I am looking to write a story where part of the Atlantropa project goes through. Now I know about all the issues with it: the soil is covered in salt and unusable, it raises sea level in other places, makes existing coastal cities landlocked…

But my question is different. I am wondering if it would be possible to achieve some of the effects of the planned project (i.e. lower the Mediterranean by several meters) by placing a dam between the Mediterranean and the Black Sea, but not at Gibraltar (on account that it is too big of a dam to build — in my scenario they begin building it but never manage to finish it).

I guess it's a difficult question to answer, but some people might know more about the hydrology of the Mediterranean than I do.

Thanks a lot for the help!


3 Answers 3


According to the information I can find, the net contribution of the Black Sea to the Mediterranean sea is about 5000 cubic meter per second

The Black Sea experiences water transfer only with the Mediterranean Sea, so all inflow and outflow occurs in the Bosporus and Dardanelles. Inflow from the Mediterranean has a higher salinity and density than the outflow, creating the classic estuarine circulation. This means that the inflow of dense water from the Mediterranean occurs at the bottom of the basin while the outflow of fresher Black Sea surface-water into the Marmara Sea occurs near the surface. The outflow is 16,000 m3/s (570,000 cu ft/s) (around 500 km3/a or 120 cubic miles per year) and the inflow is 11,000 m3/s (390,000 cu ft/s) (around 350 km3/a or 84 cubic miles per year), according to Gregg (2002).

On the other hand, the net flow through Gibraltar strait amount to 0.038 Sv, with 1 Sv being 1 million cubic meter per second, thus 38000 m3/s.

The net flow through the strait, estimated from the Mediterranean water budget, and the Mediterranean outflow, estimated from currentmeter observations in Espartel sill (western Strait of Gibraltar) from October 2004 to January 2009, made it possible to estimate the Atlantic inflow as the sum of both of them. The obtained mean net flow is 0.038 ± 0.007 Sv, with a seasonal cycle of 0.042 ± 0.018 Sv annual amplitude and maximum in September. The Mediterranean outflow shows a seasonal signal with annual amplitude of 0.027 ± 0.015 Sv peaking in April (in absolute value), and a mean value of −0.78 ± 0.05 Sv. The resulting Atlantic inflow has a mean value of 0.81 ± 0.06 Sv and a seasonal cycle with annual amplitude of 0.034 ± 0.011 Sv, peaking in September, and high interannual variability.

I don't think that damming the Black sea alone will make a dent in the Mediterranean sea level: the same paper I cited above mentions that the average Atlantic inflow is 0.81 Sv, and that means that the flow through Gibraltar can easily accommodate the missing inflow from the Black Sea, simply by reducing or nullifying the Mediterranean outflow.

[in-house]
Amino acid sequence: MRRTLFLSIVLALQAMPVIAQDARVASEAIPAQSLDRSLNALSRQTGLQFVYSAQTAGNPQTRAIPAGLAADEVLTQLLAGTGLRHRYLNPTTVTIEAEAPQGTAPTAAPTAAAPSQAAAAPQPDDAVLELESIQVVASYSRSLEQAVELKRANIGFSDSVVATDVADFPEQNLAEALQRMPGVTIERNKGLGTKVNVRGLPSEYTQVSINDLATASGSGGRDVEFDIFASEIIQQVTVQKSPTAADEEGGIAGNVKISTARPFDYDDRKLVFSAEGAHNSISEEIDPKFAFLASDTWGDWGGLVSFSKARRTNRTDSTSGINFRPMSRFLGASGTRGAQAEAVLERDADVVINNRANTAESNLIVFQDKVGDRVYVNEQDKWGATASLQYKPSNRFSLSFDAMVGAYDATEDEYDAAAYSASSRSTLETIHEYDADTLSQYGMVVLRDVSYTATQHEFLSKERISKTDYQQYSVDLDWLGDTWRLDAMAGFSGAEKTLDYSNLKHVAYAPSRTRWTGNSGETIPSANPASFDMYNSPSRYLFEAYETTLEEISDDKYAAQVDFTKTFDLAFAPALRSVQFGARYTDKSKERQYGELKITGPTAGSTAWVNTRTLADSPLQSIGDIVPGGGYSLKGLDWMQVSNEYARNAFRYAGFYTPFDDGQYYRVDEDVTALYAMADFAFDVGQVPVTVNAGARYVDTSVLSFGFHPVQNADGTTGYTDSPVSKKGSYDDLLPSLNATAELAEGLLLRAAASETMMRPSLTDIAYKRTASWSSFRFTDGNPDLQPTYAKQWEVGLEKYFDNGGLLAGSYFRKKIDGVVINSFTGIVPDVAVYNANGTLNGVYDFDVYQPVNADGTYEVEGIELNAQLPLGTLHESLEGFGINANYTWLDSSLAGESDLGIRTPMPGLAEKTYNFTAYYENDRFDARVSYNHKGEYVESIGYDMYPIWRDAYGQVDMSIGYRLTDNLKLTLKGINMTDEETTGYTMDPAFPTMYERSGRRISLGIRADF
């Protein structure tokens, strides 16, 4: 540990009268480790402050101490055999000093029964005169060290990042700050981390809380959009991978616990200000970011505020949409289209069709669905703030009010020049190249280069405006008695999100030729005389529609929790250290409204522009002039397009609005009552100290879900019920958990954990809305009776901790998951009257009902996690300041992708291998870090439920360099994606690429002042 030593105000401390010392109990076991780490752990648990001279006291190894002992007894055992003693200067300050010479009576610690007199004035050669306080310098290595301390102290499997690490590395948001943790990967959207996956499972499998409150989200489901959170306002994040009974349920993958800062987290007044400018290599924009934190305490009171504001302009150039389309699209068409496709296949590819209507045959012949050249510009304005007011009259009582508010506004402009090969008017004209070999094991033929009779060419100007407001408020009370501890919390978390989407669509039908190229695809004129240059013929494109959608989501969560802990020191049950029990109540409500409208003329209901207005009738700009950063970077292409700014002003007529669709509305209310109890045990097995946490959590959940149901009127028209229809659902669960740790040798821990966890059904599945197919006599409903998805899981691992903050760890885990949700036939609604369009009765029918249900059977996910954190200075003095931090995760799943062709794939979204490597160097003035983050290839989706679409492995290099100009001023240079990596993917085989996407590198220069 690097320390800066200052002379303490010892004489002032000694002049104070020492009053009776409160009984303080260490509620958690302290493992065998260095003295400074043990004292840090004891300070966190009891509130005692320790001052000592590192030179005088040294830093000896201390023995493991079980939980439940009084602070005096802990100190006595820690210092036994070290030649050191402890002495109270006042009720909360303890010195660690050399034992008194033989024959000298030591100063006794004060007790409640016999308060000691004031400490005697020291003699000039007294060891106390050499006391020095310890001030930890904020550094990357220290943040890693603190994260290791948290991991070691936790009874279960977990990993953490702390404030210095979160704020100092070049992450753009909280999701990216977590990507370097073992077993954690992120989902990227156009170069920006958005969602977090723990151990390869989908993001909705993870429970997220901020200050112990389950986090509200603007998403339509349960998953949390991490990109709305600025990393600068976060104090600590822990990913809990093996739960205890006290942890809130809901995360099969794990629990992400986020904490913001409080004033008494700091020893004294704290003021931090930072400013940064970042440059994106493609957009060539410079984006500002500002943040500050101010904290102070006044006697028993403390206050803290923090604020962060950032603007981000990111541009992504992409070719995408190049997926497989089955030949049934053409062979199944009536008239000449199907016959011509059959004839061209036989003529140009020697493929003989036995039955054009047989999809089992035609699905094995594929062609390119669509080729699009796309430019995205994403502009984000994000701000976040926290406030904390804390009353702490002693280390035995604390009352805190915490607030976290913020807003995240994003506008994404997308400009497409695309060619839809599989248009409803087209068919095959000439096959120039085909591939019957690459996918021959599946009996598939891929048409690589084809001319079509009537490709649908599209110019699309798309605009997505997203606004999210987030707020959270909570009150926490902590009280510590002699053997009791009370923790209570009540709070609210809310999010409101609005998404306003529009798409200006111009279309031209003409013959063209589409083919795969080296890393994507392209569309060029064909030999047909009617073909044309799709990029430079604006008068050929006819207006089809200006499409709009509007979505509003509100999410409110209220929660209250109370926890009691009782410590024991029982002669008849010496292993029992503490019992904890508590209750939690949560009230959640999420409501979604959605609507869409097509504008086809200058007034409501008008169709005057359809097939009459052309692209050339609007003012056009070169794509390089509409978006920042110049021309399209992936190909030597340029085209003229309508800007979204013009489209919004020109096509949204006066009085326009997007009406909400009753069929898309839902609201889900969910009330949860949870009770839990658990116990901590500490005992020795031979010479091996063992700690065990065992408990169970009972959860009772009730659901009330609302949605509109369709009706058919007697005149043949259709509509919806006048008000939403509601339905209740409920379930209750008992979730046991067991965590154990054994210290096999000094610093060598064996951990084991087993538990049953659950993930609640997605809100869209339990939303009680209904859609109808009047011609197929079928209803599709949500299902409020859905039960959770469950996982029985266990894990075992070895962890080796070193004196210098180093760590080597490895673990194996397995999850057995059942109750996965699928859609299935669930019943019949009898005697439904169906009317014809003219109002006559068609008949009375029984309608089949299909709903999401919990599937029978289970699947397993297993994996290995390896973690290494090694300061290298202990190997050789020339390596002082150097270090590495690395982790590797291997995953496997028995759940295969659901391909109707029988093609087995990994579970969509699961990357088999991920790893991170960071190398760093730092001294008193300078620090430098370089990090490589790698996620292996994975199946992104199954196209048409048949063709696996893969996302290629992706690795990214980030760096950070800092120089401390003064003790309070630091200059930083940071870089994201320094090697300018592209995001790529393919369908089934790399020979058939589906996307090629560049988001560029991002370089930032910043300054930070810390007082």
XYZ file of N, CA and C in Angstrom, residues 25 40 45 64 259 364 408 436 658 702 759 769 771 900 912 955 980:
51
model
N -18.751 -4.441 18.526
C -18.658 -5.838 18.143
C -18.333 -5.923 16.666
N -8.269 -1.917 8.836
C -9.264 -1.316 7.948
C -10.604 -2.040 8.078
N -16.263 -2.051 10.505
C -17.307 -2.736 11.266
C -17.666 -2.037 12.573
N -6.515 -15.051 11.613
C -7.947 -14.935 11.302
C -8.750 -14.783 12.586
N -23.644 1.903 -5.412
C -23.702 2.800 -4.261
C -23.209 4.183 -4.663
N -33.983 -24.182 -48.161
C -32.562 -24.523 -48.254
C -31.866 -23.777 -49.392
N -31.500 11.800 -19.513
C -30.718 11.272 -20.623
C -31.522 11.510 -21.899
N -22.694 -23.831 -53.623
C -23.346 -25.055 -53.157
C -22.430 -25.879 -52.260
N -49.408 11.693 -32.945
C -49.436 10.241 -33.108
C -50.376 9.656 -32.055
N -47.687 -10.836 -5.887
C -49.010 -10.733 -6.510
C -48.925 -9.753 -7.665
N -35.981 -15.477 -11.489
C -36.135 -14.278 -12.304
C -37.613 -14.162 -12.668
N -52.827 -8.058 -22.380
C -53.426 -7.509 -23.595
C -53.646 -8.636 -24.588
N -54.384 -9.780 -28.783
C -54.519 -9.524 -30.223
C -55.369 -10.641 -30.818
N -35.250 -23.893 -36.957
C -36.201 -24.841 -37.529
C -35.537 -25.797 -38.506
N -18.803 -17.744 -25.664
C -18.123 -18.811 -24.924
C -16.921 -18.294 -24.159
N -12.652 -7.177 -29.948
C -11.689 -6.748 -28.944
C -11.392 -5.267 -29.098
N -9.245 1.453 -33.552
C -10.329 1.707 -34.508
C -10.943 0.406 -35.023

• 2
    $\begingroup$ It's as I feared then. Thanks a lot for the explanation of the data. $\endgroup$
    – Nierninwa
    Commented Nov 15, 2021 at 15:06
  • 1
    $\begingroup$ If I read correctly it would - in the long run - decrease the salinity of the Black Sea however $\endgroup$
    – Hobbamok
    Commented Nov 16, 2021 at 9:56

North Anatolian Fault passes straight under the ... umm... strait of Bosphorus.

And the fault is quite active based on the list of earthquakes listed by Wikipedia for the last 81 years. And it looks like the Anatolian plate is drifting relative to the Eurasian plate at a rate of about 30 mm/year

Now, a dam over Bosphorus will slowly raise the level of the Black Sea and cause just a wee more water to infiltrate and lubricate the fault. Me thinks that is bound to accelerate a bit the fault movement. 50 years at, say, 50mm/y spells real trouble for that dam.

I wouldn't want to be around when a reverse Black Sea deluge happens. because Bosphorus will get deeper and the outburst flood will get to take some of the choked full of hydrogen sulfide mud in the Black Sea.

(image from Wikipedia, By Mikenorton - Own work, CC BY-SA 3.0)

enter image description here

  • $\begingroup$ Oh the plan is to have the dam break after barely 40 years anyways. I'm thinking a well-placed nuke can do the trick. $\endgroup$
    – Nierninwa
    Commented Nov 15, 2021 at 15:05
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    $\begingroup$ Mmmm... I see. So will Russians,who will be unhappy to lose access to the Mediterranean Sea and have their fertile plains flooded with sea water. Methinks the nuke will happen earlier and the missile caring it will be marked in Cyrillic alphabet. $\endgroup$ Commented Nov 15, 2021 at 15:17

It is very obviously impossible to lower the Mediterranean to any significant degree as long as it is connected to the ocean. Communicating vessels etc.

Yes, stopping the inflow of water from the Black Sea will lower the eastern Mediterranean a little. (The Mediterranean has a water deficit, and average level of the sea decreases from west to east.) As it is, the eastern Med is about 20 cm lower than the Red Sea on the average; stopping the flow from the Black Sea will make it maybe 25 cm lower than the Red Sea on the average.

Fun fact: one century ago the eastern Med was about 50 cm below the Red Sea on the average, and two centuries ago it was 70 cm below the Red Sea. Nowadays, from July to December the eastern Mediterranean is actually some 10 cm above the Red Sea! (Warning! The link goes to ScienceDirect. Better open it in a private browsing window.)


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